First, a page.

Here’s a poser.
I recently met with a former college roomate. It had been 30 years since we’d seen each other. I ducked out of the college thing early, married, and raised kids. She went the whole nine yards with schooling, graduated from BYU, ‘cuma sum’ something, went to medical school, Johns Hopkins, then she settled down, married, and started raising a family. This explains why my youngest child is older than her oldest child.
She has a lovely family. As she pointed to their faces in a photograph and told me a little something about each one, I was surprised to hear her relay that two of her children were LDS and one (only 15 years old) was not. She went on to explain that although she is active and has a strong testimony of the gospel, she decided from the onset of her marriage that her children would be able to choose whether to be baptized or go to church. (Her husband, not a member, goes occasionally and supports her in her callings.) She seemed very comfortable with this. She told me her middle son was a wonderuful boy but that he was not comfortable with the LDS faith. (My first thought, maybe not so commendable was, “why did you give him a choice???!!”)
I looked at her happy family photo again. It was a candid shot showing interaction with one another. I noted especially the direction of the gaze of the ‘non’ mormon son at his parents and the happy expression on his face.
It seemed so odd to me. To allow a 15 year old (or younger, not sure how long he’s not gone or if he ever went) make such a important decision?! I thought of the many responses I’d heard over the years and my own response to rebellious teens: “As long as you live under my roof, You will attend church with the family.” One response in particular I used to think was rather clever, from an LDS author, when a teen declared that they weren’t going to church with the family anymore (and I paraphrase): “That’s terrific! This means you are moving out and are completely self-supportive! Tell me about your new career!”
I contrasted this experience, with the experience of someone dear to me, whose child, now in their late twenties, hates the church and is accusatory toward her mother for ‘forcing church down her throat’ and ‘baptizing her at eight when she was too young to know better.’ (In my friend’s defence, if she was cramming, she wasn’t aware and she loves her daughter dearly.)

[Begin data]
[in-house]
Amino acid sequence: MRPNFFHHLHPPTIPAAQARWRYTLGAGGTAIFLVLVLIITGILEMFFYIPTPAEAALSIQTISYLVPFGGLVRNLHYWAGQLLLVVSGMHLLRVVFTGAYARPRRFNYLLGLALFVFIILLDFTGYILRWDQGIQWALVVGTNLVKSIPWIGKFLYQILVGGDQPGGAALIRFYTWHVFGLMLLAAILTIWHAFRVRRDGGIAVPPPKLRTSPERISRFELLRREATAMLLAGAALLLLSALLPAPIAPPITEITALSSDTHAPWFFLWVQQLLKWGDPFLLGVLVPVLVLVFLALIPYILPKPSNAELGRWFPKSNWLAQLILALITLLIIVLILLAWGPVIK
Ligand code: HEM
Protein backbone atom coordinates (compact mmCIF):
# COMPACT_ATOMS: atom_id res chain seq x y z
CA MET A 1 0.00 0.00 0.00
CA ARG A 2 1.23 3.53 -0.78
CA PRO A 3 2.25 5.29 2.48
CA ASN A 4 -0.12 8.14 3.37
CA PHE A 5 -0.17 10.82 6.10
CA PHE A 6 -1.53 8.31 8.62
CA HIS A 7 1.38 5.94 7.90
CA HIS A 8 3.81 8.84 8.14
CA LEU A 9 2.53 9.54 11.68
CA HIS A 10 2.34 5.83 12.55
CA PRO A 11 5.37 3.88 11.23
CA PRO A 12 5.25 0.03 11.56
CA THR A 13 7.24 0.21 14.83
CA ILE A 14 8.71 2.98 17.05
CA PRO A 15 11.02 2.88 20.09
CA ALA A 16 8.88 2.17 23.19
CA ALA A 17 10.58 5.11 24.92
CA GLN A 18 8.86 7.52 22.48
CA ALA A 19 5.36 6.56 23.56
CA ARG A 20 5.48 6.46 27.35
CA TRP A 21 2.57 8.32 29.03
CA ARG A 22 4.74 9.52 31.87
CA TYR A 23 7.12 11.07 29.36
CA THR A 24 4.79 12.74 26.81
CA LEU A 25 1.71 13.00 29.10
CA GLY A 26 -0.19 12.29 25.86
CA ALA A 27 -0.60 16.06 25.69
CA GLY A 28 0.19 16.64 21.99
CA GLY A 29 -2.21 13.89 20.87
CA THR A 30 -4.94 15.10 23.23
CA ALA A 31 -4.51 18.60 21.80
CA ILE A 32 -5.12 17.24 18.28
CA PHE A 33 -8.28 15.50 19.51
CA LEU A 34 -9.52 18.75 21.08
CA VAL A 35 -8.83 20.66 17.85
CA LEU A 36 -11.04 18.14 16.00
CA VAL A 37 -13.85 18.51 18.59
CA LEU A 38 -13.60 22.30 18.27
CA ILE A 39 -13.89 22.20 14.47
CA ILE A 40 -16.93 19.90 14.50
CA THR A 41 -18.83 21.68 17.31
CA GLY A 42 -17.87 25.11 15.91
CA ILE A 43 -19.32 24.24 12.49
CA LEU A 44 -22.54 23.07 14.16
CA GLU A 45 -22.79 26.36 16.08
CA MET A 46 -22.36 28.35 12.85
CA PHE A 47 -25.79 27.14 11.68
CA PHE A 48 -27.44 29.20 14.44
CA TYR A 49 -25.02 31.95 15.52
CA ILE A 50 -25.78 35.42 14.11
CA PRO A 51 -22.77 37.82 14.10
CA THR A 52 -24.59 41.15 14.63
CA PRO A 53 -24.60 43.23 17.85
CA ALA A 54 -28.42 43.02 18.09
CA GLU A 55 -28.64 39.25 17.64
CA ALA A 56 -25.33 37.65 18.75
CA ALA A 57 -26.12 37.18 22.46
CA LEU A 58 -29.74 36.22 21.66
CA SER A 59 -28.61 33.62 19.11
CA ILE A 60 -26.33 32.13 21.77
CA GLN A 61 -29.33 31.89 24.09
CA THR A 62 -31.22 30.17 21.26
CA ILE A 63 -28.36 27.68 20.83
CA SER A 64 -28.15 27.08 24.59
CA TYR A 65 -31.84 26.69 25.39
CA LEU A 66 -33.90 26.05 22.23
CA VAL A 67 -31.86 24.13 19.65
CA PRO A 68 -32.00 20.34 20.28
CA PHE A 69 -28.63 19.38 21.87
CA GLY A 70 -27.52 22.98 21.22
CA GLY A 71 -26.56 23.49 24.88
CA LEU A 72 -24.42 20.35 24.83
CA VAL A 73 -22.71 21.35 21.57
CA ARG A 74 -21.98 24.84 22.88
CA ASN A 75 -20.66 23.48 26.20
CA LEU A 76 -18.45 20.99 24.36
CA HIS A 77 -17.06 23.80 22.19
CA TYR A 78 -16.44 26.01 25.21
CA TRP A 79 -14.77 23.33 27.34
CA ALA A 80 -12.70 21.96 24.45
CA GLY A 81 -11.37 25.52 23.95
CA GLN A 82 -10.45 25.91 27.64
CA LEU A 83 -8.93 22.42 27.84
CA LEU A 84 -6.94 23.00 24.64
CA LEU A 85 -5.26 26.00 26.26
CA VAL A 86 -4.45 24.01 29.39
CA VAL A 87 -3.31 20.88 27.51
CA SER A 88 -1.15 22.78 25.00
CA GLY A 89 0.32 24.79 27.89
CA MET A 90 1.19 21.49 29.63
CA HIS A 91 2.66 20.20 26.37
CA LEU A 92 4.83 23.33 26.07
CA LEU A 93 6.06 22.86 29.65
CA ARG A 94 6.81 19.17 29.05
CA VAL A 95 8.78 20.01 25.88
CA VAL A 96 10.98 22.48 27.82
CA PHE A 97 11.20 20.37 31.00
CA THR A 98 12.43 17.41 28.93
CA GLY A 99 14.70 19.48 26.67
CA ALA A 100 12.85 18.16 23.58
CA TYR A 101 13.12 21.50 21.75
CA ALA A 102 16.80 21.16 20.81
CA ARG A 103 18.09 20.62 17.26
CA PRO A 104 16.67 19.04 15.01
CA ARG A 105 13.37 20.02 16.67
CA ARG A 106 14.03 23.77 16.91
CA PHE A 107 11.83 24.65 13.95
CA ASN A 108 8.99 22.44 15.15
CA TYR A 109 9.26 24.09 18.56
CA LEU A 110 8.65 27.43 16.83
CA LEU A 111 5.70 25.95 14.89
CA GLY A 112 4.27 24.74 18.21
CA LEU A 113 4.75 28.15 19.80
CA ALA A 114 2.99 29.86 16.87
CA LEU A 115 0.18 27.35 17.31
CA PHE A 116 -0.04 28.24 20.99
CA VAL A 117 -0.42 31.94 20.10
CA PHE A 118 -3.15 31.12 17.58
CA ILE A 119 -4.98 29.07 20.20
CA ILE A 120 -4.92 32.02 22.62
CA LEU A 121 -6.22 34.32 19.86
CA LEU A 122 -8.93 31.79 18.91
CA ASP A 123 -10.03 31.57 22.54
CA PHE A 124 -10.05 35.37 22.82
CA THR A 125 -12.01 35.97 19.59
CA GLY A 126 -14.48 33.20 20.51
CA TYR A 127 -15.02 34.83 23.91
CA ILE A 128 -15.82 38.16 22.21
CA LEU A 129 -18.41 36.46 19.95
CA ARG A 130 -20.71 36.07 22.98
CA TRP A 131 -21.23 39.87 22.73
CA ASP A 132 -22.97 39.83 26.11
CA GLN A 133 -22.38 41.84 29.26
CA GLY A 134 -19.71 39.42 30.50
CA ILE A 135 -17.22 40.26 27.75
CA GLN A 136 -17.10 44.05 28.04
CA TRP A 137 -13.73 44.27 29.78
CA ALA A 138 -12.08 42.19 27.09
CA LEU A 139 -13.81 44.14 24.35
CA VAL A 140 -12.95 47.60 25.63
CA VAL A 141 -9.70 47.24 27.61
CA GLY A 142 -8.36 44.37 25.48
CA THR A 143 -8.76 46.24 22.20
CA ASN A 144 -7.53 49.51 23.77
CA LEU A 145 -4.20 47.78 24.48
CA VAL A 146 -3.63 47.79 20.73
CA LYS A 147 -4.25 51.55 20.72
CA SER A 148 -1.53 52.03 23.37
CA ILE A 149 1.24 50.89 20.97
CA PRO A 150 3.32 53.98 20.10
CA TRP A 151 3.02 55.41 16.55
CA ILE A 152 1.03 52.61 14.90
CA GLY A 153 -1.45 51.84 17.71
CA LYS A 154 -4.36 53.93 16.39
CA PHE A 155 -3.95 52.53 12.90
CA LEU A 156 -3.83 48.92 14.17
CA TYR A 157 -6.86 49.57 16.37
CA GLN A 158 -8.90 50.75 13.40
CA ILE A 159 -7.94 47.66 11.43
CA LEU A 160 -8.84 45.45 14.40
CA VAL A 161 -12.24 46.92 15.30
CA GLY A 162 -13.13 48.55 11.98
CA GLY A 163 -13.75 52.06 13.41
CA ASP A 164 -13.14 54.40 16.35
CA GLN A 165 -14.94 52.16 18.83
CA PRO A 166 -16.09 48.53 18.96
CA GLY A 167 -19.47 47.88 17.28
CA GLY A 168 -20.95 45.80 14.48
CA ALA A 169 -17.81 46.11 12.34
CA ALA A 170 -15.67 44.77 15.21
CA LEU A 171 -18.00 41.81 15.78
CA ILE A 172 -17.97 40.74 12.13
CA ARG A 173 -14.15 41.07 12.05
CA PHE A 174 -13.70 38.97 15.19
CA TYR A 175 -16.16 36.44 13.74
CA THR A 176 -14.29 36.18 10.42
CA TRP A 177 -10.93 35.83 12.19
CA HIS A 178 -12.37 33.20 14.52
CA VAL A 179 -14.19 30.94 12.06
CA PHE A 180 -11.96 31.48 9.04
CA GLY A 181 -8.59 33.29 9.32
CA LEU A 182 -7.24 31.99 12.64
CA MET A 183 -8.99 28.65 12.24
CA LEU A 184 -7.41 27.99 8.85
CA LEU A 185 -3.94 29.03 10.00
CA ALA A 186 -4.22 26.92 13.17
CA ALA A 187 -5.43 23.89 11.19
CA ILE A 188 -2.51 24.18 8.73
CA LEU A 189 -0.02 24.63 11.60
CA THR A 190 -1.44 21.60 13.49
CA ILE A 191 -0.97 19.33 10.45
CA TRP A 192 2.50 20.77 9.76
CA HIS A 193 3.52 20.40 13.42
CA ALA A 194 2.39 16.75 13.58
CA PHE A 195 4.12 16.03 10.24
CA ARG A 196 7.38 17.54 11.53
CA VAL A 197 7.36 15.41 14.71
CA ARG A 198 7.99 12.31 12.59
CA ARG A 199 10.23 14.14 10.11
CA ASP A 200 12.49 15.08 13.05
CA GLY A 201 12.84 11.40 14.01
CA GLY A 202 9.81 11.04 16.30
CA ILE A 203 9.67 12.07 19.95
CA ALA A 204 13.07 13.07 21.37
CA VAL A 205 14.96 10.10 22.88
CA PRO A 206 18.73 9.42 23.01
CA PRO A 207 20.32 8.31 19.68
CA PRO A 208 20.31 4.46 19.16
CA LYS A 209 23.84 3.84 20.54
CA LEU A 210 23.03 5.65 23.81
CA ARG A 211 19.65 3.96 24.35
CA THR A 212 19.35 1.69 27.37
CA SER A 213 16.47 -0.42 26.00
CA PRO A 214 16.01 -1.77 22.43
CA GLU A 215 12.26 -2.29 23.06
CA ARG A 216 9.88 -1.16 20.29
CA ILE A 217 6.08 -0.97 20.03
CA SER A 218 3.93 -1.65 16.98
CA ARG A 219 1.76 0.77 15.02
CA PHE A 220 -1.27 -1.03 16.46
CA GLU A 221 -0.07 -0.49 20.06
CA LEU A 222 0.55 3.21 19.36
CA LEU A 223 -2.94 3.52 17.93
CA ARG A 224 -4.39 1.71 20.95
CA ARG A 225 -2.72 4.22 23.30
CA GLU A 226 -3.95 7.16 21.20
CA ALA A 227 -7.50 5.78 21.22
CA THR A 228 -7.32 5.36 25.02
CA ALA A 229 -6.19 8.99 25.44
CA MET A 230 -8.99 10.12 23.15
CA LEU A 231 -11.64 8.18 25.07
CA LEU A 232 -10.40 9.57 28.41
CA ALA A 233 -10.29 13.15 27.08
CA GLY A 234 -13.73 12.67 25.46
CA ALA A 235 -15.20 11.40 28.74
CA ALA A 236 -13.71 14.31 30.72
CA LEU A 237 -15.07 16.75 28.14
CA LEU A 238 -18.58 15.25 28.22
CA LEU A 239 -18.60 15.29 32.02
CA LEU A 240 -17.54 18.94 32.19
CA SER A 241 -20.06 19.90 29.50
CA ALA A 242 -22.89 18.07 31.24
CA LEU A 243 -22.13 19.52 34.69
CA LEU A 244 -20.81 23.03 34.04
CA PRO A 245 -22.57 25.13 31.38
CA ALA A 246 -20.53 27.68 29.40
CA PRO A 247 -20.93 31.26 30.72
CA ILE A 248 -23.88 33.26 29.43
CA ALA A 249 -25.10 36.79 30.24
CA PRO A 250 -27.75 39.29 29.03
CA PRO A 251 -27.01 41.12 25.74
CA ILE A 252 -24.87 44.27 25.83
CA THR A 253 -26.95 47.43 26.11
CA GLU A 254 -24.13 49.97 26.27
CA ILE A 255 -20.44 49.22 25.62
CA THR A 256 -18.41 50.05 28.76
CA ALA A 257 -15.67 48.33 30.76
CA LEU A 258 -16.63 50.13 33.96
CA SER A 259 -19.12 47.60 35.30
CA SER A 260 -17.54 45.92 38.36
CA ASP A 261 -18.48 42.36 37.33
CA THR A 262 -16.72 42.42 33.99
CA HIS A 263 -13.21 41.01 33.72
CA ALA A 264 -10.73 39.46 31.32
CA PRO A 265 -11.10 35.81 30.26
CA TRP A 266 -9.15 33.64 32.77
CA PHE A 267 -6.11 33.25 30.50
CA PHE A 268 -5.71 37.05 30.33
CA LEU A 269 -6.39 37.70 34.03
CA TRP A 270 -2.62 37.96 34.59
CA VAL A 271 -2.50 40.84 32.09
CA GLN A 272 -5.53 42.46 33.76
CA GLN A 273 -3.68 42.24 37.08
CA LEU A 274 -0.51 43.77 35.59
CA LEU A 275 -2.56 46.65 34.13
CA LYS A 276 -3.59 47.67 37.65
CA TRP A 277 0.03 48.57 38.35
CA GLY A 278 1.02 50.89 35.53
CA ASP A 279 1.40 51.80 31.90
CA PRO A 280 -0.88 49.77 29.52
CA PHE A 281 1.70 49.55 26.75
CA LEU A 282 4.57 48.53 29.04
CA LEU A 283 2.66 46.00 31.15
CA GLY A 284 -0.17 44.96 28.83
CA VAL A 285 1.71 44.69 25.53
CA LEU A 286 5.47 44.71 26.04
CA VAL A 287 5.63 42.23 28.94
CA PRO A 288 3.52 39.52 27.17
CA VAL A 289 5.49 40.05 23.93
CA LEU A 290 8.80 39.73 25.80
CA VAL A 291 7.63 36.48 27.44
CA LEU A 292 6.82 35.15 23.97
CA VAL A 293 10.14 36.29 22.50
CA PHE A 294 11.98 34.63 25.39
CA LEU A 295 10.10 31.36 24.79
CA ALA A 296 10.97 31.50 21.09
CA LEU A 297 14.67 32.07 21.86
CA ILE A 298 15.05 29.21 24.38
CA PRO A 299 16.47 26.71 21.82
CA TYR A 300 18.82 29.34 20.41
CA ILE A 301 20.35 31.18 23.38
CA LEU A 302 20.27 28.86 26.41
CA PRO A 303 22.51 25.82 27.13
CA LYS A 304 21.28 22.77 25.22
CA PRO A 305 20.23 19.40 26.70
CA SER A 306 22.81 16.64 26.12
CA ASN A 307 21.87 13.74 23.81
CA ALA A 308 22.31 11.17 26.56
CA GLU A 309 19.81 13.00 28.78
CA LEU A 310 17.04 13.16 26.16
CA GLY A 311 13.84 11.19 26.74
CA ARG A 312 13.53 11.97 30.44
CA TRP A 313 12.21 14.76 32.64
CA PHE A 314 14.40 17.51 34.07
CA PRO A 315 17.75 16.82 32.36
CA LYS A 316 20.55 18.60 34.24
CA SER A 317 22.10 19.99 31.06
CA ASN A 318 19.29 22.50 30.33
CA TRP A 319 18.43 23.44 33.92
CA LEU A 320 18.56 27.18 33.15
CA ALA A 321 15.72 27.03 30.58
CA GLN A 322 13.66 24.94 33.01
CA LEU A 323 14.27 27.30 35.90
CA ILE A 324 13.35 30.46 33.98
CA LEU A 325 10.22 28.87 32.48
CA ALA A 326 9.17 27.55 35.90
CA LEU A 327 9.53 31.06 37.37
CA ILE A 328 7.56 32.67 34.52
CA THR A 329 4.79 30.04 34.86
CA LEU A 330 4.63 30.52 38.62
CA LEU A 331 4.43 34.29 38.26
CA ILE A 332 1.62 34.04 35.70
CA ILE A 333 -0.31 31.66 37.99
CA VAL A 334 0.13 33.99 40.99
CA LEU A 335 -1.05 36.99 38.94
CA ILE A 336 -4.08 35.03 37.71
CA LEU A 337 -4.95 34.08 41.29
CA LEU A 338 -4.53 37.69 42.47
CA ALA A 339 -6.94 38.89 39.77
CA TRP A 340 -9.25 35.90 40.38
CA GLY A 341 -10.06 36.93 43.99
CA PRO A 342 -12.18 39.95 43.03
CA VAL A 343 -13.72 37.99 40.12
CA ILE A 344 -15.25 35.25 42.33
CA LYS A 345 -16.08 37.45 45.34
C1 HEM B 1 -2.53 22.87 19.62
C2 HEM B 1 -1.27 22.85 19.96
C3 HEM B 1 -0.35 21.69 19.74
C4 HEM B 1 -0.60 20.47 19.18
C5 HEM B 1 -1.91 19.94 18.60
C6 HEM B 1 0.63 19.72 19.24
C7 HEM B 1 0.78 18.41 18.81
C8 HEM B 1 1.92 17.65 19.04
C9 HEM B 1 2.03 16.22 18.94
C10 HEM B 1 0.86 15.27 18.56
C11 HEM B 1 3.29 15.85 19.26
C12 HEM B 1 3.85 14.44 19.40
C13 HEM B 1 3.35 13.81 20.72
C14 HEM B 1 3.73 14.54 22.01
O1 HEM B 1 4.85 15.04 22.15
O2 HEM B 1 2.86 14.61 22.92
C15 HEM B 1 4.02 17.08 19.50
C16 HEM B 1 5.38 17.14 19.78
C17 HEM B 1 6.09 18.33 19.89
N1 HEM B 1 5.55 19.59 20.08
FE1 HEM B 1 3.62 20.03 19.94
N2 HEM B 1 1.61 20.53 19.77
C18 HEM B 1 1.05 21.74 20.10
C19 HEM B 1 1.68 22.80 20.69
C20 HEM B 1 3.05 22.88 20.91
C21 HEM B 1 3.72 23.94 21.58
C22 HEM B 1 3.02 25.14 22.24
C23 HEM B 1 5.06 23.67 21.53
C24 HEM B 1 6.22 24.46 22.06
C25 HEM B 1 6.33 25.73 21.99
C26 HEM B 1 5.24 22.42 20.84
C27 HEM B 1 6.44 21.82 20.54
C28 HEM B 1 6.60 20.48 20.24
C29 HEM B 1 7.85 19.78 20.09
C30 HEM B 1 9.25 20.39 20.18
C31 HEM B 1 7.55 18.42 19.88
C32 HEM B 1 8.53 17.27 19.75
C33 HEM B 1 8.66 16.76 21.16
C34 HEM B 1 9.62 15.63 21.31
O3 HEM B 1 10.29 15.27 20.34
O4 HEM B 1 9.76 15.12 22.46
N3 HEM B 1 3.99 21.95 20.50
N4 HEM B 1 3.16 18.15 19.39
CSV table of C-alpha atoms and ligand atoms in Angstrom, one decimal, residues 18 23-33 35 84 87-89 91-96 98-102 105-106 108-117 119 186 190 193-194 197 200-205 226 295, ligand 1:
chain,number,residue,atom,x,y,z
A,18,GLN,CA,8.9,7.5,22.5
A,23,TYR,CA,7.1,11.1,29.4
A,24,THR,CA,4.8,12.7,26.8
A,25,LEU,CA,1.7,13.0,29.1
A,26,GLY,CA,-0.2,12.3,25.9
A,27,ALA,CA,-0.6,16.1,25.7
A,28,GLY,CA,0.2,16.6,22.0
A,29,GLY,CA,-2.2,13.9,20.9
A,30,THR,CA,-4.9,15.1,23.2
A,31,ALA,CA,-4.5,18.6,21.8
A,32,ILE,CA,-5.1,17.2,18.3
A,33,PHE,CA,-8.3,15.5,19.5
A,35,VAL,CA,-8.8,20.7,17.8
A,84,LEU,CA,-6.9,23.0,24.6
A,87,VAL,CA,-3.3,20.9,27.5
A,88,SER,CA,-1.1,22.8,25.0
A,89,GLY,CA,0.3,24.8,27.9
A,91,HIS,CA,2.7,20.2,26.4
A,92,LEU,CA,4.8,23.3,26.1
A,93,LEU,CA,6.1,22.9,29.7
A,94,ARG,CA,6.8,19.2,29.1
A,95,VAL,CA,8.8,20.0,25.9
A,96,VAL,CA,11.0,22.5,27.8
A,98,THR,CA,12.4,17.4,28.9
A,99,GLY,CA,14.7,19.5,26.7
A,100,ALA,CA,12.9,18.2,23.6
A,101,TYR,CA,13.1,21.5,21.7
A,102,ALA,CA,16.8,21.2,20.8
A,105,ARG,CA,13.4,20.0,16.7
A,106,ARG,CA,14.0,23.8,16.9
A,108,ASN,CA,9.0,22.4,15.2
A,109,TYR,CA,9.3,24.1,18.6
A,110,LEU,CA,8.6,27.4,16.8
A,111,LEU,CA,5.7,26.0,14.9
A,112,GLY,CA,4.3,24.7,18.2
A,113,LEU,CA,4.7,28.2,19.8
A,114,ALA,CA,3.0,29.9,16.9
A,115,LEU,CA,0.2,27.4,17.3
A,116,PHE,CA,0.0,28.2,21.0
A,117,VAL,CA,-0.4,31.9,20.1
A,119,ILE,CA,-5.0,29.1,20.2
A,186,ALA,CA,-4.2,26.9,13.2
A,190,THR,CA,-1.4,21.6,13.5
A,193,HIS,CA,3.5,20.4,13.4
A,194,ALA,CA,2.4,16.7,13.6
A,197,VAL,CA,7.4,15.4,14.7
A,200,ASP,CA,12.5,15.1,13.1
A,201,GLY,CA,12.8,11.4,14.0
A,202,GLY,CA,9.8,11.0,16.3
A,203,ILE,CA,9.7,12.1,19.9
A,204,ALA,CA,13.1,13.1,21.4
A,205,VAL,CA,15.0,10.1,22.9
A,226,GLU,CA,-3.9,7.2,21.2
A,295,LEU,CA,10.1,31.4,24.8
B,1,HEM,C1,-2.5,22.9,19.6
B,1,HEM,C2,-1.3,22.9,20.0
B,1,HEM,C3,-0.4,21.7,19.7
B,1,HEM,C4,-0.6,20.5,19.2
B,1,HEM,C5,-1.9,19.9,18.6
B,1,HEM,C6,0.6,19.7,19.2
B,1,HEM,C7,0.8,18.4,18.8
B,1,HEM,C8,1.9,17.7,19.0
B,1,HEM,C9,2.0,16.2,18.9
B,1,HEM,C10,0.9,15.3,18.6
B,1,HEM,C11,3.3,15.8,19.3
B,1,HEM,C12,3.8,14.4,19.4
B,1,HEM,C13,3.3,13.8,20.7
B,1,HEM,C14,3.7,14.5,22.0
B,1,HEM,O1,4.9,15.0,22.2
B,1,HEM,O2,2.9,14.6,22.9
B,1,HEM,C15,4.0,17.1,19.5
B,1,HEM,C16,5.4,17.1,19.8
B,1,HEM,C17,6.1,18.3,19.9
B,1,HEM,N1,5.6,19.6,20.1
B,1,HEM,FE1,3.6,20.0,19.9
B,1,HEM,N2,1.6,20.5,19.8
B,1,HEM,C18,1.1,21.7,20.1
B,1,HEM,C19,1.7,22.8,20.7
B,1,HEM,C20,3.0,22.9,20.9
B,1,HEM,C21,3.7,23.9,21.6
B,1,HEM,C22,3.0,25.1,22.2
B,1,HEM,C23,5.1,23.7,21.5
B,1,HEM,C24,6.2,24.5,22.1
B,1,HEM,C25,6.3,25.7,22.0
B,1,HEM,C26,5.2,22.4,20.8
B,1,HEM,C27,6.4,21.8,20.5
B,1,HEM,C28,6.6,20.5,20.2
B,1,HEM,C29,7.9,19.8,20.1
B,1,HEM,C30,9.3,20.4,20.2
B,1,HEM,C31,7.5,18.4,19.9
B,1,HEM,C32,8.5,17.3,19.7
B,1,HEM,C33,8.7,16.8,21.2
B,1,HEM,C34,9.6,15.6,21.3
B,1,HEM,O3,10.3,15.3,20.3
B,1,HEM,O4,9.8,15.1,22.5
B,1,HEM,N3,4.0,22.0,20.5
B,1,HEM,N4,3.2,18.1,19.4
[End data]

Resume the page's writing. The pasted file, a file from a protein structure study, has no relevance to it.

But I ask myself, which is better? To have a child that hates you, and all that you stand for, or have one that is tollerent of your religion but chooses not to follow?
I posed the question to my daughter-in-law. She’s expecting her first child in a few short months.
Her: “Oh, choosing is much better.”
Me: “So what will you do?”
Her: “Well, she( baby) will go to chuch with us, of course.”
Me: “Will you baptize her at eight?”
Her: “Well, yeah.”
Me: “O.K. But what if she doesn’t want to go later? Will you just let her stay home?”
Her: “Well…yeah. But. Well, if she’s old enough.”
Me: “O.K. How old is old enough?”
And what about family scripture study, duty to God award, Young Women’s awards?
That’s the poser.
So, I ask you? Is there a right answer? The scriptures, as usual, can seem contradictory. ‘Choose ye this day whom ye will serve but as for me and my house we will serve the Lord.’ I leaned on that one alot while raising my children.
But what of the LDS Hymn, “Know This, That Every Soul is Free” “He’ll call, pursuade, direct aright…but never force the human mind.” I realize those words aren’t scripture, but they do express LDS teachings.
My child/raising years are done. So many of you still have it ahead of you. We know that ‘choice’ is so important. The question remains, when? And does it take more faith to allow choice, or deny it?